Back in April, the Senate passed  a reauthorization of the Violence Against Women Act, which since 1994 has provided funding and training for state and local law enforcement to prevent domestic violence and sexual assault. The law has worked incredibly well: between 1993 and 2010, the rate of intimate partner violence fell by 67 percent  and the reporting of domestic violence has increased dramatically .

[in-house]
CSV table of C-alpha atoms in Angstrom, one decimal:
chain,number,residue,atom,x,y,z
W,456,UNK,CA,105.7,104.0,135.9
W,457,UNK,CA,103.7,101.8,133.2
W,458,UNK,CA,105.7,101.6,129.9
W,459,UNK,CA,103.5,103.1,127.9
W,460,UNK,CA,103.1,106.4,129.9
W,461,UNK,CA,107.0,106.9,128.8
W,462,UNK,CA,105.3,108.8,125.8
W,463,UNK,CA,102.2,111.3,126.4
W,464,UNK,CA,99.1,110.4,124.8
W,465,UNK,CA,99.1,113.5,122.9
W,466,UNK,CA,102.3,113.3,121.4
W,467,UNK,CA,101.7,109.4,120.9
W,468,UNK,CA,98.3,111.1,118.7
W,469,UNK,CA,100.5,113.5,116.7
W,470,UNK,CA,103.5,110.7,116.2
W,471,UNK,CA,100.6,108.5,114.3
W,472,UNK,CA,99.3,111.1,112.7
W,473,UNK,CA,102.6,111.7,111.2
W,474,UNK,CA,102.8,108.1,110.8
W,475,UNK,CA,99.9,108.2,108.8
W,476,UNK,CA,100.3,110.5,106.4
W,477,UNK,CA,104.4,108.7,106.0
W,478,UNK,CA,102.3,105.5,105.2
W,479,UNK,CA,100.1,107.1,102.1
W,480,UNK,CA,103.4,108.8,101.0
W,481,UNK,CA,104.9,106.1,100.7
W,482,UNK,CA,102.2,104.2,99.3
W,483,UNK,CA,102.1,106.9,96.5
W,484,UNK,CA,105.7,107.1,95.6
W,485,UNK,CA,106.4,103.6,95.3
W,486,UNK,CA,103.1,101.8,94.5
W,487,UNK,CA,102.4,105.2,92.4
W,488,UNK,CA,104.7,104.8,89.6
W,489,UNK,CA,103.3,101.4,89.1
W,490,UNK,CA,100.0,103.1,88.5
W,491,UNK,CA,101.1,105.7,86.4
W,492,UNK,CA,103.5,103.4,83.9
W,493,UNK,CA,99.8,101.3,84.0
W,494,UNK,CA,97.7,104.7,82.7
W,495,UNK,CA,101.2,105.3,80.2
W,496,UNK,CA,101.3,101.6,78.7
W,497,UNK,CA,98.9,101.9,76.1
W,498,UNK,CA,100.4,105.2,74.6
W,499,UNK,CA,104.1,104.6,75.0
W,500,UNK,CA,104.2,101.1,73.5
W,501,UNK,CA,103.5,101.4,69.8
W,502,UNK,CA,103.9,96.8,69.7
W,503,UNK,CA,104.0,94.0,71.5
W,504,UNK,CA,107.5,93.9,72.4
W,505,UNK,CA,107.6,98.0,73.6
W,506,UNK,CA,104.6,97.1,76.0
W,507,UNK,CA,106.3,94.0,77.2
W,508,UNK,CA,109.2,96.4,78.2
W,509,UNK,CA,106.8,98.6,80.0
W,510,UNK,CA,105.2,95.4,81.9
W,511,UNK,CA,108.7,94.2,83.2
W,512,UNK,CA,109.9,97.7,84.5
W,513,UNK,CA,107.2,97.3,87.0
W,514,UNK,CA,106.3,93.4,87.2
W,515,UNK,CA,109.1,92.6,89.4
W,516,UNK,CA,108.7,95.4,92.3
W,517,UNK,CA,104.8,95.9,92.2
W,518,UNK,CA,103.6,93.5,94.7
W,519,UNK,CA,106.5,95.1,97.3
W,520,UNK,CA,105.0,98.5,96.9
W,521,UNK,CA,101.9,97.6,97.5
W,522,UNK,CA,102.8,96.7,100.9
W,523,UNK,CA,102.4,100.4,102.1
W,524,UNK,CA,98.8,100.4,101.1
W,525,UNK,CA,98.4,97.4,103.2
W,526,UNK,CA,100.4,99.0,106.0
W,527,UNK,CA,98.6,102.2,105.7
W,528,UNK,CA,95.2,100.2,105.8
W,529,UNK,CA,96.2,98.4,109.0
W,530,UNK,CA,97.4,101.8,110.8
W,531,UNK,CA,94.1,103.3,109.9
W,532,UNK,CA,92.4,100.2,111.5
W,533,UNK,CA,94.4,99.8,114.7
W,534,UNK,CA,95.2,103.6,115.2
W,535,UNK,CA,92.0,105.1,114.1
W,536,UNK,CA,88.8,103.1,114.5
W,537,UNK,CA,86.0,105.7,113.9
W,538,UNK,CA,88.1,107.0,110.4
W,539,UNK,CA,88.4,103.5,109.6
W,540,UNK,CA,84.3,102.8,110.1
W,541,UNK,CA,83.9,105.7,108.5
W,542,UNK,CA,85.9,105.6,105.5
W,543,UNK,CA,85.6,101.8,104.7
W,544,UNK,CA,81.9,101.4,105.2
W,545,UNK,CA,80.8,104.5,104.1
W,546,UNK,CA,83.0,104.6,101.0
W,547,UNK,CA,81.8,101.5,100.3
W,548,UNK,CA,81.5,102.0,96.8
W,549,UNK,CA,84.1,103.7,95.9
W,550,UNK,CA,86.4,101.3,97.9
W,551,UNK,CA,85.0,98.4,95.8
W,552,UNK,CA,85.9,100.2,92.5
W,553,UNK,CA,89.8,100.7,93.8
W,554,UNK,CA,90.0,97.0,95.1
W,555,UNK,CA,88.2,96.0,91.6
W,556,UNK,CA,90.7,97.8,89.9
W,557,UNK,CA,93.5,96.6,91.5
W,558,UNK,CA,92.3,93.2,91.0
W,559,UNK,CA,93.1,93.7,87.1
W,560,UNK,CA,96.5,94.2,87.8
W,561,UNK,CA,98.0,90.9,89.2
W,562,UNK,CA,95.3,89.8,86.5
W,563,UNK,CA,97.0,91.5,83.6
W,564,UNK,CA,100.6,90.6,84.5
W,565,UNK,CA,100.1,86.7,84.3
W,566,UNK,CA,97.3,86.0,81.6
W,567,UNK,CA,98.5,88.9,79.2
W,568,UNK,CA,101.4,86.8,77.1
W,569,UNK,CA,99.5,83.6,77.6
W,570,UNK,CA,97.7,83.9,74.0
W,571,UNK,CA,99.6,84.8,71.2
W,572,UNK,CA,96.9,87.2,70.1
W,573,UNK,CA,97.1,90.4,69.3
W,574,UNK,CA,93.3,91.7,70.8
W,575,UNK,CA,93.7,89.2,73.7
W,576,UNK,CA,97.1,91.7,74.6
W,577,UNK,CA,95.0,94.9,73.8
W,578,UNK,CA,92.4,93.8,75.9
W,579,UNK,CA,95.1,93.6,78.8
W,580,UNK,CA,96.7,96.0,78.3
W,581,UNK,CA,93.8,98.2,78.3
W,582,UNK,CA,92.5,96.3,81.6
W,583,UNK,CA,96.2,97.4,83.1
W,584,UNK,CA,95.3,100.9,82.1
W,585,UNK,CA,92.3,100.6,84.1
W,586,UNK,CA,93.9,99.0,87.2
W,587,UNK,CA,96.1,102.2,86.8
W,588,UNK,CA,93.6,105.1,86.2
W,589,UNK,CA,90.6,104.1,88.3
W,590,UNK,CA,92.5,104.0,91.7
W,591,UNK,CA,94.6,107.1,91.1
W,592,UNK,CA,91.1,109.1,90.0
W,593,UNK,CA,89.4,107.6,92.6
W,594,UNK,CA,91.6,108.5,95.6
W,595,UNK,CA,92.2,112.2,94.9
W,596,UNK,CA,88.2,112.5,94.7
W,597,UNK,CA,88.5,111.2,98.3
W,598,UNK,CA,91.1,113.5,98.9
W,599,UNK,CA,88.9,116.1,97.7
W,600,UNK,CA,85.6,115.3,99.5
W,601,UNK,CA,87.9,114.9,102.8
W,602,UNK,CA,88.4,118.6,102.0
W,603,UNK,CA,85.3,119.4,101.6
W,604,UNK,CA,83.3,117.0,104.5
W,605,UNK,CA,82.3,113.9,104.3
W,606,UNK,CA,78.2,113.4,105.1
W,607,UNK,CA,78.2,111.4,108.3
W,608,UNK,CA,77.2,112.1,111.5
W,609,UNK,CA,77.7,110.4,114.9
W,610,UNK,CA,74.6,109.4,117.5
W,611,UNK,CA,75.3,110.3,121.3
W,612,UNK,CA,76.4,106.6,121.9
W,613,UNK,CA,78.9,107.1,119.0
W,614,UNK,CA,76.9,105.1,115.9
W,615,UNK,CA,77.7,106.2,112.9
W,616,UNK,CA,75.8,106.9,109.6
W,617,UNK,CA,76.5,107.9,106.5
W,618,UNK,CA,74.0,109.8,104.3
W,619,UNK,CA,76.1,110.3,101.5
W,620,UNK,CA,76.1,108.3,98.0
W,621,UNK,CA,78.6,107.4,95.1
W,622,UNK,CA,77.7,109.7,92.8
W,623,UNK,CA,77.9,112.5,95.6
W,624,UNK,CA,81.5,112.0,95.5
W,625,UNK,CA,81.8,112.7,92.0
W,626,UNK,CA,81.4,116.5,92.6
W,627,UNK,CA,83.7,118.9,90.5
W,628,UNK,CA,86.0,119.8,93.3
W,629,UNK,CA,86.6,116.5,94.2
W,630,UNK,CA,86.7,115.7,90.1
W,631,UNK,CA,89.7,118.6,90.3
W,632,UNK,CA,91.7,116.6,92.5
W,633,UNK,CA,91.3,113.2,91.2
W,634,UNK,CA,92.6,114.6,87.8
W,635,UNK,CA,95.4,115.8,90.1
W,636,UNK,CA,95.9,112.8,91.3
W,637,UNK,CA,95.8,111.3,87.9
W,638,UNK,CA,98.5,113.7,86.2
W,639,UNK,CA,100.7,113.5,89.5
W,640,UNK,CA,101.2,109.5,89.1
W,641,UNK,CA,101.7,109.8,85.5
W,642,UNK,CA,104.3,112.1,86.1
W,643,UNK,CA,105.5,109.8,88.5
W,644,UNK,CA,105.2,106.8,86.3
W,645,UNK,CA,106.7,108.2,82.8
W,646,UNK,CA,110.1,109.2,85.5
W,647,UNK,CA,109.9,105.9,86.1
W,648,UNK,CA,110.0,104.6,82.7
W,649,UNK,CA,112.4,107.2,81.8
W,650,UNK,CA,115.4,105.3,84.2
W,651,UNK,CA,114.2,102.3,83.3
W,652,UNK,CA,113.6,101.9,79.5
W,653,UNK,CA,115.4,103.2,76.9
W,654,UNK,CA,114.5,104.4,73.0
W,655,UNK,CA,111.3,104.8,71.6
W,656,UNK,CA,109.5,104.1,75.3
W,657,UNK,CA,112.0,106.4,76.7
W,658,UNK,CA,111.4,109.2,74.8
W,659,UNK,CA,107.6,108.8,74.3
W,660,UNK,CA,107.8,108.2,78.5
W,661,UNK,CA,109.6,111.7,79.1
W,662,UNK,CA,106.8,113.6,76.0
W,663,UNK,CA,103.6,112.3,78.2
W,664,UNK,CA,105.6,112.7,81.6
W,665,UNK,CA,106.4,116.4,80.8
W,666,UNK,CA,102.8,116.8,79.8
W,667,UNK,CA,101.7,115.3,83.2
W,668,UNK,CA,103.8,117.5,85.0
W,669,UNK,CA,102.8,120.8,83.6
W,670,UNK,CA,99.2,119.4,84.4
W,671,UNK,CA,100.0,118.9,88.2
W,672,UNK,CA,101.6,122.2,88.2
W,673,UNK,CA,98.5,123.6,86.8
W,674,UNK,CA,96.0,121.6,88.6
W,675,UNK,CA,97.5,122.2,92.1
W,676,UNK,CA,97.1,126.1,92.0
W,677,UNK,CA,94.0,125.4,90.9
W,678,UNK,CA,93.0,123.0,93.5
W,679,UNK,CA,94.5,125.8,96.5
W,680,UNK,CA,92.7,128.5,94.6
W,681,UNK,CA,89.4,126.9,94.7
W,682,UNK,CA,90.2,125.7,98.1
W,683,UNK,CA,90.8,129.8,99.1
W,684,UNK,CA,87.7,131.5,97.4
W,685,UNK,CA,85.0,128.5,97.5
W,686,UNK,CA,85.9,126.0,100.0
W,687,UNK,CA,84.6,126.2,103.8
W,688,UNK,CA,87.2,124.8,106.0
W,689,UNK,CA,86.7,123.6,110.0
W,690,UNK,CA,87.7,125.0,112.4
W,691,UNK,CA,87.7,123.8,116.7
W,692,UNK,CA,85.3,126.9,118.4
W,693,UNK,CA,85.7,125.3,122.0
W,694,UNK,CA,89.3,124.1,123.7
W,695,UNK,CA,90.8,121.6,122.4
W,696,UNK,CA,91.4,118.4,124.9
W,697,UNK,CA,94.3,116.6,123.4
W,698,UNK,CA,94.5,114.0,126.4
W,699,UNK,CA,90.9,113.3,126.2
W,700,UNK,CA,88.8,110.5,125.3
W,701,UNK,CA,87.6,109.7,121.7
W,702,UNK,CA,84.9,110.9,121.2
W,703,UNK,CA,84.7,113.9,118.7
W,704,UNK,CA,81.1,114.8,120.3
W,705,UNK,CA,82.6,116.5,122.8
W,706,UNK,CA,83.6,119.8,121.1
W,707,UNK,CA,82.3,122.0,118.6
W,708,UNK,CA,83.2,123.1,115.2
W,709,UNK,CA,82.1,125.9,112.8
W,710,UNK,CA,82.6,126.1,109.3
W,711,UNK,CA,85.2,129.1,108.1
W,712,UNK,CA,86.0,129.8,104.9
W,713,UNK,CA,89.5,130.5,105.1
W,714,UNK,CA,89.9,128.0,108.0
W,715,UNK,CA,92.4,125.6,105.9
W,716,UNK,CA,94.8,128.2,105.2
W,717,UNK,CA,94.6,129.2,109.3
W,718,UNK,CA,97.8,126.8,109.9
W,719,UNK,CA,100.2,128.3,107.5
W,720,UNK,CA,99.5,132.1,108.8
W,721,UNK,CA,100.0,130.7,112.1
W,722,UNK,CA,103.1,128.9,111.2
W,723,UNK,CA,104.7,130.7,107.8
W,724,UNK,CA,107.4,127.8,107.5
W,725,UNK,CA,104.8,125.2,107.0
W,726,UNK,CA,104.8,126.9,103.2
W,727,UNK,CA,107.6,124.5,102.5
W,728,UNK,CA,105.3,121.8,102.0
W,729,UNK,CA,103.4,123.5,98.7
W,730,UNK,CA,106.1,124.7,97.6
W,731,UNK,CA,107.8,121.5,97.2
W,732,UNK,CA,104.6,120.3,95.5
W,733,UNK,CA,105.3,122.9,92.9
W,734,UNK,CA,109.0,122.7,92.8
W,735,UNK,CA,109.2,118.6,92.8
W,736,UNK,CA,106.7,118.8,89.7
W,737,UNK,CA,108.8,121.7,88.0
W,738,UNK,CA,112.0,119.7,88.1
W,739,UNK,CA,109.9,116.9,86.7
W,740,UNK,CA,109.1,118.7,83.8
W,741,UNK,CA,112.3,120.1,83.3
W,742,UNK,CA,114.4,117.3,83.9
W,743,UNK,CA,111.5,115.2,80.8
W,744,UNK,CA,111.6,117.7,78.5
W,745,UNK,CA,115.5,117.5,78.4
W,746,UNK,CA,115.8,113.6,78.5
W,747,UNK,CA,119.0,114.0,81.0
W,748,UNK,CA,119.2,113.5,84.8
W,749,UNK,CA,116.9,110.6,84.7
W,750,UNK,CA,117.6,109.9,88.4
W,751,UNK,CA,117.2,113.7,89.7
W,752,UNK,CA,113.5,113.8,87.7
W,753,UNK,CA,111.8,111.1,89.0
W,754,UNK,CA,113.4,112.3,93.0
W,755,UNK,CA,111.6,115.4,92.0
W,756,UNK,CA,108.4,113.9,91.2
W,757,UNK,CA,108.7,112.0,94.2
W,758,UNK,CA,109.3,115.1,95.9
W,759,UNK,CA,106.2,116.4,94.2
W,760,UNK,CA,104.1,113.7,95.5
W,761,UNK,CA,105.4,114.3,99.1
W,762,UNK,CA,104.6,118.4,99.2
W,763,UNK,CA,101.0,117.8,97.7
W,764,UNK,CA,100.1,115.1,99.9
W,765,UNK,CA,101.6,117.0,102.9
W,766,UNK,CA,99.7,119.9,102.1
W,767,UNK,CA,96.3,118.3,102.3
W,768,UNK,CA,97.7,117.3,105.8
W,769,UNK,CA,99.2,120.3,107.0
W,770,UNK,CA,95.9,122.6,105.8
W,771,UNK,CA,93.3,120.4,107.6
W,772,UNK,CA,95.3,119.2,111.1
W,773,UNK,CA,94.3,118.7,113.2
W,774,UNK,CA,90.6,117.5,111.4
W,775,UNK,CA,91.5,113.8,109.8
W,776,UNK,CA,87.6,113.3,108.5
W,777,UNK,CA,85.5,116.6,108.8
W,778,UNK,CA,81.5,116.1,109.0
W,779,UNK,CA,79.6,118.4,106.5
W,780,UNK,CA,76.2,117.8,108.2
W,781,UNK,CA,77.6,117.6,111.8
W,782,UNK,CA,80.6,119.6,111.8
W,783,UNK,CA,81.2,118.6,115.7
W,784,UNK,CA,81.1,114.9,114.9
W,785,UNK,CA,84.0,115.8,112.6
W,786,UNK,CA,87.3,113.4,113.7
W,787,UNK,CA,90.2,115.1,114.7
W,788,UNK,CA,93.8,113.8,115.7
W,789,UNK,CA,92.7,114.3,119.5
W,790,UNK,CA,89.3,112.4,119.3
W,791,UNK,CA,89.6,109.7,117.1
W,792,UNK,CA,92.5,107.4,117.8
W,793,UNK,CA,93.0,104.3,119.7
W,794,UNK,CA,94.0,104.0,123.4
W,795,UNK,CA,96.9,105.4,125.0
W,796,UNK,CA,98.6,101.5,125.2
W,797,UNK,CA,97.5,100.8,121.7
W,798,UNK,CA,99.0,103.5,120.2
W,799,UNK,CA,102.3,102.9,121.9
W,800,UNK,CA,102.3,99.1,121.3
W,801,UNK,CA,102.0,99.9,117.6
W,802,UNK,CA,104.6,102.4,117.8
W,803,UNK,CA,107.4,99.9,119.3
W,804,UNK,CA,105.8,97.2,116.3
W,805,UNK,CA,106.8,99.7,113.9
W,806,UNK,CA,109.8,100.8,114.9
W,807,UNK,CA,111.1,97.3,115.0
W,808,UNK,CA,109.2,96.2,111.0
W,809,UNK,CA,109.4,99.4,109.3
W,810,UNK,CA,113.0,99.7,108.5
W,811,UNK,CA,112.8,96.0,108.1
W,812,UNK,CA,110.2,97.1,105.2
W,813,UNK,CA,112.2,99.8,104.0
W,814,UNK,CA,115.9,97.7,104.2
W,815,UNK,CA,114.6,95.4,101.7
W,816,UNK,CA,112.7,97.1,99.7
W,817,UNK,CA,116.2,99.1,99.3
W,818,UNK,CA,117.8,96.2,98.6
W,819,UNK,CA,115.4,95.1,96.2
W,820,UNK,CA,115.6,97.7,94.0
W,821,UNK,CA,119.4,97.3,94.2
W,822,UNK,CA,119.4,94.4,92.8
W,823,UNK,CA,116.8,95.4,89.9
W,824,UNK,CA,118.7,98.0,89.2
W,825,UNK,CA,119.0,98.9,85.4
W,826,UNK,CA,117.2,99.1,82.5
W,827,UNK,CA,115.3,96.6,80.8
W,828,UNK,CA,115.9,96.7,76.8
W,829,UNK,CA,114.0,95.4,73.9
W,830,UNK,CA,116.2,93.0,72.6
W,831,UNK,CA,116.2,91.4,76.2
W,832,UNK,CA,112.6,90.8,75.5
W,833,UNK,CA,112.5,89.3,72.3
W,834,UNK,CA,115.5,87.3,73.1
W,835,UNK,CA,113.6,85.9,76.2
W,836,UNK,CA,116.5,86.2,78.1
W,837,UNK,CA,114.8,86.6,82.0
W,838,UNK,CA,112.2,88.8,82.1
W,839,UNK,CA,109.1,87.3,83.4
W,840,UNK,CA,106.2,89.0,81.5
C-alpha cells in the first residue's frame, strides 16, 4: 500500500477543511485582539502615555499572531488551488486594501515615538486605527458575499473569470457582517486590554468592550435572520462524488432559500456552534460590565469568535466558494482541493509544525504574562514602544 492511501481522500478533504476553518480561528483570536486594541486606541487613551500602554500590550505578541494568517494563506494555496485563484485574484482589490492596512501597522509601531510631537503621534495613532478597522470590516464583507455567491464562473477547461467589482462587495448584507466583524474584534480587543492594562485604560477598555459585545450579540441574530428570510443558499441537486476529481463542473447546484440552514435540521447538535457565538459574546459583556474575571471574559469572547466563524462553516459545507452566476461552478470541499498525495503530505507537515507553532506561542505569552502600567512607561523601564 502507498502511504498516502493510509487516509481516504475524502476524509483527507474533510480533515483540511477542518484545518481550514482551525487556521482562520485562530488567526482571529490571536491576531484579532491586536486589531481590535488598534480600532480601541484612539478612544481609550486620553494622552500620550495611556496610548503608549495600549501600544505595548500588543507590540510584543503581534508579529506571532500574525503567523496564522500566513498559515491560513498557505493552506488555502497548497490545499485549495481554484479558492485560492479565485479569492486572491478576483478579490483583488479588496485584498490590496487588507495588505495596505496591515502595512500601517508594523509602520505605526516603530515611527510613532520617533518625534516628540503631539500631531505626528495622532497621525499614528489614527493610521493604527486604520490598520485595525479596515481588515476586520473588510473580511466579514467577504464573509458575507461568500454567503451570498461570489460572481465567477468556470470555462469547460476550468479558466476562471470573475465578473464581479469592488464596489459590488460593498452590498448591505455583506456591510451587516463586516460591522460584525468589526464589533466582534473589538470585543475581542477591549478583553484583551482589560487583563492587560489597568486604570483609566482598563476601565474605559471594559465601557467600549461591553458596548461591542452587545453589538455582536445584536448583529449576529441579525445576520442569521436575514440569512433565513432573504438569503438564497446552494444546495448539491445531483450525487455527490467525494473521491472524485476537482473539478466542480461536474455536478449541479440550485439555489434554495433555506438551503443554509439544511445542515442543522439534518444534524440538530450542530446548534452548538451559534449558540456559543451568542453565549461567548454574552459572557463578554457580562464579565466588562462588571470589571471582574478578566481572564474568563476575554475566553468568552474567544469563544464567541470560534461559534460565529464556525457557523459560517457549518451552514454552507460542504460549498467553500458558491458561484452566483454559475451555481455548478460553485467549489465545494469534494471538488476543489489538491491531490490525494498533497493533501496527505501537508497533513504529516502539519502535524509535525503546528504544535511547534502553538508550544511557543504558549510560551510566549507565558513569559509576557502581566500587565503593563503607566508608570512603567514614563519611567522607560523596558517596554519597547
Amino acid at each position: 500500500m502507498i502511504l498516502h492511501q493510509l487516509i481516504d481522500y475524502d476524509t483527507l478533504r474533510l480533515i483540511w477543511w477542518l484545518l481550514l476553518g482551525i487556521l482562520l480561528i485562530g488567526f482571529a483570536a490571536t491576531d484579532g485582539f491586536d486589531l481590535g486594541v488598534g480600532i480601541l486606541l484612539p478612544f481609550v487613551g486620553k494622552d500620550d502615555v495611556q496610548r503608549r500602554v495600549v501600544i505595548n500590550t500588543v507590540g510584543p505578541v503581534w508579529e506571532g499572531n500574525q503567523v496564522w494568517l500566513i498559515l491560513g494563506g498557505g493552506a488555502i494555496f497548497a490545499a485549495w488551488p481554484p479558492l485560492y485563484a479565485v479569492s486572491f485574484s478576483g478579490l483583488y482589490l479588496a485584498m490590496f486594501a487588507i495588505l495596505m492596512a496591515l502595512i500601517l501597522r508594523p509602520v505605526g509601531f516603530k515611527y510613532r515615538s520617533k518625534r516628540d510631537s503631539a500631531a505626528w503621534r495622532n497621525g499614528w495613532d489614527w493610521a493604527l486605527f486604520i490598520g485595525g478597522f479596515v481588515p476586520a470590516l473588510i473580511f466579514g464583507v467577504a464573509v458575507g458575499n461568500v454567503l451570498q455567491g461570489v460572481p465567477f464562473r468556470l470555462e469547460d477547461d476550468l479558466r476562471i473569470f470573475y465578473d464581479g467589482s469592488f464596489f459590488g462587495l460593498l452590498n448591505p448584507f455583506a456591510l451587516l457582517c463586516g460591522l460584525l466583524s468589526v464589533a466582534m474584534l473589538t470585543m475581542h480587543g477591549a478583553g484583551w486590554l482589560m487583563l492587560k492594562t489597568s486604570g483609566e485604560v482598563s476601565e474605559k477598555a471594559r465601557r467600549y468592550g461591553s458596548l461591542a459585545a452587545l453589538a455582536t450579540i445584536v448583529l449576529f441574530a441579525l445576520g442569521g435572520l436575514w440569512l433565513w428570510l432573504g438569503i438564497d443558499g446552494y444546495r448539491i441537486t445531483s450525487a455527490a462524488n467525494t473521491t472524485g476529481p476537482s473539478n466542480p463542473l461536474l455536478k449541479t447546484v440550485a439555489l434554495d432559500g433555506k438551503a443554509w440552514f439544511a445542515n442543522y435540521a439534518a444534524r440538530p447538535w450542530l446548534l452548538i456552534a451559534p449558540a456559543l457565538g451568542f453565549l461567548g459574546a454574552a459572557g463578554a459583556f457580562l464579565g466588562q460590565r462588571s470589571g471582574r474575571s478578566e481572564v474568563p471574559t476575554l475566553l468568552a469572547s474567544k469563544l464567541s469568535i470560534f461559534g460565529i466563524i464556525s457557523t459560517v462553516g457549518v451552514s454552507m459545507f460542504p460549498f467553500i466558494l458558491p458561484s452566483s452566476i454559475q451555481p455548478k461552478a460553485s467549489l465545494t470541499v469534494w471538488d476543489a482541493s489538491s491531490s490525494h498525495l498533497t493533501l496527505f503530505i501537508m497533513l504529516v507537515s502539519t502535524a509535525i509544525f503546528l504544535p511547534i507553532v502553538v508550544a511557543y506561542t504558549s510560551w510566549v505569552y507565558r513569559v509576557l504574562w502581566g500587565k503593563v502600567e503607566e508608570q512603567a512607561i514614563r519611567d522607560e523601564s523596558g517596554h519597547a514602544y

But this week, the Violence Against Women Act expires because House Republicans refused to reauthorize it. They refused even to hold a vote on it, instead proposing a watered-down bill  that the president promised to veto. What they objected to were the new bill’s increased protections for immigrants, LGBT people and Native American women, which Majority Leader Eric Cantor characterized as “issues that divide us .”
Now the new Congress will have to start the process of reauthorizing VAWA all over again. Until they do, women across the country will be left without the safety net that VAWA provides.